Hewlett-Packard announced it will enter the 3-D printing market in 2016 with Sprout, a combination 3-D printer and computerized design interface that incorporates a dual computer screen and touch mat setup, and a four-camera overhead array used for taking 3-D scans.
The printer component runs Inkjet printing technology that images entire surface areas instead of building objects line by line. HP says this will allow for functional 3-D printing speeds that are 10 times faster than technology currently on the market. It employs a proprietary multi-agent printing process that blends liquid plastics at the point of contact, which is said to be more accurate than current methods used for 3-D printing, and provide a stronger, more resilient finished product.
The user-facing end of Sprout integrates a 23-inch vertical LCD HD touch screen coupled with a 20-point capacitive touch mat with software (called HP Workspace) that runs on Windows® 8.1. It is designed to accommodate real-time remote collaboration. Internally it houses a 4th generation Intel i7 processor and 1 TB of storage. A NVIDIA GeForce GT 745 powers the graphics.
The camera array (called Sprout Illuminator) is powered by a DLP projector and a four-camera sensory system that includes an HP High-Resolution Camera with up to 14.6 megapixel resolution, and the Intel® RealSense™3D camera for object capture.
From the demo footage, the most useful feature appears to be the touch screen capabilities—users can drag images from the front-facing monitor to the touch mat for manipulation. The user experience looks completely hands-on without the need for a mouse, and it incorporates a stylus, digital keyboard and video editing tools into the touch mat. This kind of tactile design experience looks to be Sprout’s key selling point.
“People have always created with their hands,” says Ron Coughlin, senior vice president, Consumer PC & Solutions, HP, in the press materials. “Until now, the physical and digital worlds have largely been separated and digital creation has remained in 2-D.” These sorts of heady statements are par for the course for 3-D printer manufacturers, especially those who are targeting the consumer and SMB market—which HP is surely doing with Sprout. The product is expected to become available on the retail market by Q1 2016; HP is anticipating a retail price tag of under $1,900.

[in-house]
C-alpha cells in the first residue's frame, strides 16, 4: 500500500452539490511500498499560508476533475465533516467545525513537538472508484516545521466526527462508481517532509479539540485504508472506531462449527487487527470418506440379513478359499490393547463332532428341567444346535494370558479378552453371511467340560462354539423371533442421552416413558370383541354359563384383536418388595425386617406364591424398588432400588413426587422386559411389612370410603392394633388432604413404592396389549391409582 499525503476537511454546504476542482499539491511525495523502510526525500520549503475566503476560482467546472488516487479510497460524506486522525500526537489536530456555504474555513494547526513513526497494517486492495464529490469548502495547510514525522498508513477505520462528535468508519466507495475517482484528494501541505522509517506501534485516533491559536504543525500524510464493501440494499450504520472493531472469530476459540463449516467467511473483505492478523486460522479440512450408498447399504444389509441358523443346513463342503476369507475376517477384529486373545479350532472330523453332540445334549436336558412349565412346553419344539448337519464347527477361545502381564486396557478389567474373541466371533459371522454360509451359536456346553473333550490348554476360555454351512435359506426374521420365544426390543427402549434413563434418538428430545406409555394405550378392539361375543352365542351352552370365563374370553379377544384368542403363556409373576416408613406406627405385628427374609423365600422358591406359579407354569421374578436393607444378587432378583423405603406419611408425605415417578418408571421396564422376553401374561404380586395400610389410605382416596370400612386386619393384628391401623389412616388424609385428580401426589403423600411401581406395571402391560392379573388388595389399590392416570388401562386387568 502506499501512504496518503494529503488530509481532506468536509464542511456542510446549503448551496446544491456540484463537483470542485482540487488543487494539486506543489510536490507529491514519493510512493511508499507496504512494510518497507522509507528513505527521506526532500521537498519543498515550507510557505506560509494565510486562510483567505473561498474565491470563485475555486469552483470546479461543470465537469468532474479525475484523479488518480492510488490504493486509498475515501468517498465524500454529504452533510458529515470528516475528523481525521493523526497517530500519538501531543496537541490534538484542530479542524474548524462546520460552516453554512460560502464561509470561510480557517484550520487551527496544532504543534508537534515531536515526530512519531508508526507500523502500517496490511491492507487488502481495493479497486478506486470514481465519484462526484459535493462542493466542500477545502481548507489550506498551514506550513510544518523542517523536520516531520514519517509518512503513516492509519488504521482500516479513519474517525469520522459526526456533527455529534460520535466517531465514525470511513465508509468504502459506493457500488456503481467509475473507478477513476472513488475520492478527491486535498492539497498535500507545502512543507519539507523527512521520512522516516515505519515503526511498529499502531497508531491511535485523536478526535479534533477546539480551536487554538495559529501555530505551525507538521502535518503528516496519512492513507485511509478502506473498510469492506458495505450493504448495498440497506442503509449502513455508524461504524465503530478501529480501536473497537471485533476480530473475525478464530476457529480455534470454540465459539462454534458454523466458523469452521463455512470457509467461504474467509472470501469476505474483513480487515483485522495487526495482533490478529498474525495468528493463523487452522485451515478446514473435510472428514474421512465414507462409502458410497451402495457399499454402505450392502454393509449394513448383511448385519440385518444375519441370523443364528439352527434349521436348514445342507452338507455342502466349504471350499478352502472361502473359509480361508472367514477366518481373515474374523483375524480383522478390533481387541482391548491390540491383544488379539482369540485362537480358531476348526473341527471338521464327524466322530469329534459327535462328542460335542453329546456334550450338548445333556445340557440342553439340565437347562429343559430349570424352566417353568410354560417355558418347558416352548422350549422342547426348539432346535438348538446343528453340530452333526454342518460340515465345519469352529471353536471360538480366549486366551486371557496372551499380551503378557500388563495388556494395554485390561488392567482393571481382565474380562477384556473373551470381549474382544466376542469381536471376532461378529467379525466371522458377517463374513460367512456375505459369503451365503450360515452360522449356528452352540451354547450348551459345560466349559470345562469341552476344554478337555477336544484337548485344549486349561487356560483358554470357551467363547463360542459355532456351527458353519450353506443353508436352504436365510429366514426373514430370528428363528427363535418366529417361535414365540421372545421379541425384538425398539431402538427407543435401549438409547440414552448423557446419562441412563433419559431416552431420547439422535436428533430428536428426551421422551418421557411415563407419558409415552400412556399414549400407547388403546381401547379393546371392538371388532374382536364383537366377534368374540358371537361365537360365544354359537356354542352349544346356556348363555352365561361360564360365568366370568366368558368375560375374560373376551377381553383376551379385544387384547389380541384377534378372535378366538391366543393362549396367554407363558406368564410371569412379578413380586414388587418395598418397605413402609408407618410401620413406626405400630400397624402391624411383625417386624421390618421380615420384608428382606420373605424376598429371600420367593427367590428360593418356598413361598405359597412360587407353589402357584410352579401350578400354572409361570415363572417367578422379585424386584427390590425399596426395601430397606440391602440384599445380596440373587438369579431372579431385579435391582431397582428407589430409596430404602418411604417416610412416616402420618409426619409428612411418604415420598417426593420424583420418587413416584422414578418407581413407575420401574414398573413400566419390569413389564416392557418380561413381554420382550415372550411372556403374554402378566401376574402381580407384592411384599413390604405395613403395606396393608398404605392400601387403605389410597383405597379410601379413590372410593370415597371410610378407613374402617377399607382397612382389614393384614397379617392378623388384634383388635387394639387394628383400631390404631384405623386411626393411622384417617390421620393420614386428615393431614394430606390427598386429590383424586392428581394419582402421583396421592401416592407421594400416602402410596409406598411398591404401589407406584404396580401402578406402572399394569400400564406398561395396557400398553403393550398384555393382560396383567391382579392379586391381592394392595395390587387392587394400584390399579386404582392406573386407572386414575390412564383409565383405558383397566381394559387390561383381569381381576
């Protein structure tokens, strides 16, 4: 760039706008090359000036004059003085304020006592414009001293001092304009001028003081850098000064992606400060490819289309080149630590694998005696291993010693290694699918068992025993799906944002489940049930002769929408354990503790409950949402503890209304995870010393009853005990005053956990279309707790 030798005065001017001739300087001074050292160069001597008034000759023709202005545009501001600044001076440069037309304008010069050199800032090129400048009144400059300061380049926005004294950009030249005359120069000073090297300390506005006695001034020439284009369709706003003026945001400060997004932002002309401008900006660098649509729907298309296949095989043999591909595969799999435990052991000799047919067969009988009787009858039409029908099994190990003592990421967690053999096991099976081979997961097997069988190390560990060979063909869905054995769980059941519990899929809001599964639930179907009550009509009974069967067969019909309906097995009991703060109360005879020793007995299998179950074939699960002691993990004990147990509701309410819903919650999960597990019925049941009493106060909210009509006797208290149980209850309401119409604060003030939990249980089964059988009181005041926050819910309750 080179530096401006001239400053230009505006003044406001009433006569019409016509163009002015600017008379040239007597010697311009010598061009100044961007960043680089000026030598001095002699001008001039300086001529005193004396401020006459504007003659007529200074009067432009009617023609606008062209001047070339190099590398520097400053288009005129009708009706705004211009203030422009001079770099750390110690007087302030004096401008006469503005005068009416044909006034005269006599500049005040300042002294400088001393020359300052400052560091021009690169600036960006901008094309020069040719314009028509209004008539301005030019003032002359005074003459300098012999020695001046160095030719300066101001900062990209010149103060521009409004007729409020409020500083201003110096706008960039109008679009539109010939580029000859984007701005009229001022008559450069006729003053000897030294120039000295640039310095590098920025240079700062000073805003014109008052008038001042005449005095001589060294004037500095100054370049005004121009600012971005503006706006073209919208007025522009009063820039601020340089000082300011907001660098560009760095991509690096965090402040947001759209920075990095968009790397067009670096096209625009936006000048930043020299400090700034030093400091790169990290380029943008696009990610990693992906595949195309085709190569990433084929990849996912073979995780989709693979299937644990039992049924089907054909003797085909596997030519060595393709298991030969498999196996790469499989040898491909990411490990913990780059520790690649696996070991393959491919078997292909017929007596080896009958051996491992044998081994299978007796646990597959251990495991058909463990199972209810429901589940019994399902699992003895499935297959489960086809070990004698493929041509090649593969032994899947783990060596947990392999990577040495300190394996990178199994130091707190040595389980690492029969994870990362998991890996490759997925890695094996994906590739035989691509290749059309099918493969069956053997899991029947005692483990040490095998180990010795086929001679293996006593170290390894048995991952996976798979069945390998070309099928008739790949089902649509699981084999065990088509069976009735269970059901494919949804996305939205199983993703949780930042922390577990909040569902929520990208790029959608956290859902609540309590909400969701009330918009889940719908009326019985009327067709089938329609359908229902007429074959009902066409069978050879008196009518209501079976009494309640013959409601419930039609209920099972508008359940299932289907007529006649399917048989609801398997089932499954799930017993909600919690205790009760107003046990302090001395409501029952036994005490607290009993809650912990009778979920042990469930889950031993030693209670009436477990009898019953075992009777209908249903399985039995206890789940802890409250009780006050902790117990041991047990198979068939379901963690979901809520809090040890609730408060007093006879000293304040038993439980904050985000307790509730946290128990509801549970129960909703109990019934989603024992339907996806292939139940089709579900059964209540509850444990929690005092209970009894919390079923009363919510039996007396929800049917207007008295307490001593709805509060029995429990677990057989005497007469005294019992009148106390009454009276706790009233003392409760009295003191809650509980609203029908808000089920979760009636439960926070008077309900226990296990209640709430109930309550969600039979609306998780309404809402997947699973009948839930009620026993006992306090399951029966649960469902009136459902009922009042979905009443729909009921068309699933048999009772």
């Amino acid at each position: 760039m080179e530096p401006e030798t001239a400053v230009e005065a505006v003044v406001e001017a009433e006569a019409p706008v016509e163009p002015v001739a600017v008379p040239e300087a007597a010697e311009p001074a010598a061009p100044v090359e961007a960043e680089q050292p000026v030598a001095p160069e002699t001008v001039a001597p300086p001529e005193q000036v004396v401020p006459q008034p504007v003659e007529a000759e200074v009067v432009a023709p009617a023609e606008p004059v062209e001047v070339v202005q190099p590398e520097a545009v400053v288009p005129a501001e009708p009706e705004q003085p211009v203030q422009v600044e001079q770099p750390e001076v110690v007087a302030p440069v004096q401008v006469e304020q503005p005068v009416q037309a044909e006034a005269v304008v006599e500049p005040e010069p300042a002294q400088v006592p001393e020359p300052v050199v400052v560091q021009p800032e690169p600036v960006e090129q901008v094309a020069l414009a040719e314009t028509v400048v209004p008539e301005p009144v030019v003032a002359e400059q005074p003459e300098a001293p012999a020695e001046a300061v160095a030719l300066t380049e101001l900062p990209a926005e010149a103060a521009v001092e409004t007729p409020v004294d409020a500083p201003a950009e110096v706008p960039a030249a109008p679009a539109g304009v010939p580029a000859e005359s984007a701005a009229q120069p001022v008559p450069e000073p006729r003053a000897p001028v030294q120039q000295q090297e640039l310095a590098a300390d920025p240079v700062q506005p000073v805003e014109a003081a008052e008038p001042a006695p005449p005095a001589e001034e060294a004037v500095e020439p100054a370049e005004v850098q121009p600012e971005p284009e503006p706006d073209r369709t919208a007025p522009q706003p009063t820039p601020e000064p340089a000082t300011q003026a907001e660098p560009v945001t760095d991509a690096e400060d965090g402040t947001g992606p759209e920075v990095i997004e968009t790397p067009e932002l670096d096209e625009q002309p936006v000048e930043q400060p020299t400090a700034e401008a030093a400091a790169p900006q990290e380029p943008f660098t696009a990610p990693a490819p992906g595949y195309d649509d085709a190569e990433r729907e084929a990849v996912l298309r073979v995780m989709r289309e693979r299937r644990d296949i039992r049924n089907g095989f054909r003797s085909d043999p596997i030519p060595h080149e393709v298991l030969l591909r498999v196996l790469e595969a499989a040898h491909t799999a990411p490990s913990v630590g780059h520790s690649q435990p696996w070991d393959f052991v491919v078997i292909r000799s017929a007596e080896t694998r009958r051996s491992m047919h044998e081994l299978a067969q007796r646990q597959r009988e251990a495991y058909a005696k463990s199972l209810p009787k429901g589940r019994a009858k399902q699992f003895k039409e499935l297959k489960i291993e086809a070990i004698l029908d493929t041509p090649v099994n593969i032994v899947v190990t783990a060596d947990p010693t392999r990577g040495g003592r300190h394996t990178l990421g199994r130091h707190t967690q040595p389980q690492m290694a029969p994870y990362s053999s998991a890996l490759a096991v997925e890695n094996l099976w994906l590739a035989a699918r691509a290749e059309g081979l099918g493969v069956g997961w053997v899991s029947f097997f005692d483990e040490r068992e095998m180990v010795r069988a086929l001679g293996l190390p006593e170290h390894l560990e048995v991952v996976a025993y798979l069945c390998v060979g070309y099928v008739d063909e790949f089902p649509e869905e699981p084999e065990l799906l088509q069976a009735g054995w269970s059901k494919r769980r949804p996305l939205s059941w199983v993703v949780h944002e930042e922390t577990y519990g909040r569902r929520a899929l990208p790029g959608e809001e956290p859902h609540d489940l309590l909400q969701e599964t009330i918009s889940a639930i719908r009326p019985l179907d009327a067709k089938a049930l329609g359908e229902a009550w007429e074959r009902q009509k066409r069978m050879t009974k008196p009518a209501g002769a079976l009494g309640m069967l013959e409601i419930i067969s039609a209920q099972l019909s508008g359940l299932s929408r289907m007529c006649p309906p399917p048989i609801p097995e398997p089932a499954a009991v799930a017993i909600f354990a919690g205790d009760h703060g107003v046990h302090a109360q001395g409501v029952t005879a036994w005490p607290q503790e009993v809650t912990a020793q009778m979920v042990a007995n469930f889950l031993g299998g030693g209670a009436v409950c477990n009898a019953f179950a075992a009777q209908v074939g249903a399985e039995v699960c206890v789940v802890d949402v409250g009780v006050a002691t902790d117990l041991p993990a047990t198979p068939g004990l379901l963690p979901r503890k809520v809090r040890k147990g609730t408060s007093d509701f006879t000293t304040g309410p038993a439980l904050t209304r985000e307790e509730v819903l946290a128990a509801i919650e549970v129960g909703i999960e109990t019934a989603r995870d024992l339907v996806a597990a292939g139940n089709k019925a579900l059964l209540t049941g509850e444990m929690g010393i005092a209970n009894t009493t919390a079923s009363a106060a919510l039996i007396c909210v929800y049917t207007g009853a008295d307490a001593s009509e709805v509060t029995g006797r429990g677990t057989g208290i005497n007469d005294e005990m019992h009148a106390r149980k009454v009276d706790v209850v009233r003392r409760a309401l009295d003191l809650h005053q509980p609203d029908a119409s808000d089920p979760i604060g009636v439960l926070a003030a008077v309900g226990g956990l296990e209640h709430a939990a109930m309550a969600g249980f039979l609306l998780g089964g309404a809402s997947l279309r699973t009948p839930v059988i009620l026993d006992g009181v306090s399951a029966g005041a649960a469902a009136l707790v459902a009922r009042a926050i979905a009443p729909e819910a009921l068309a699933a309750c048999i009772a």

Over the past two years prices of 3-D printers have become affordable for household and SMB use. We are already seeing mid-range models from MakerBot retailing for under $1,400, and price points on consumer 3-D printers fell below $500 this summer with the XYZprinting da Vinci 1.0 model. These devices are geared towards tinkerers, makers, and creative-types interested in the design and prototyping potential offered by this exciting new technology—something we have seen take hold in the small business community this year.
Analysts expect HP to shake up the market for 3-D printing machines. By IDC International estimates, global spending on 3-D printers, supplies and services will total $2.7 billion this year, with anticipated annual growth rates near 30 percent. Dion Weisler, head of the printing and PC arm of Hewlett-Packard, is hoping to make inroads with this high-profile new technology, though others in the company have mentioned their target market will likely be big industrial users and service bureaus (3-D print shops). This seems to indicate HP will leverage their technology for industrial grade machines that typically sell in the $150,000-$500,000 range. If this is the case, it is incongruous with Sprout’s initial marketing efforts that clearly target home and SMB users.
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In any case, we will continue to closely monitor this exciting new technology as it continues to evolve. We are anticipating that 3-D printing will continue to make a huge impact in the way entrepreneurial minds bring their ideas to life.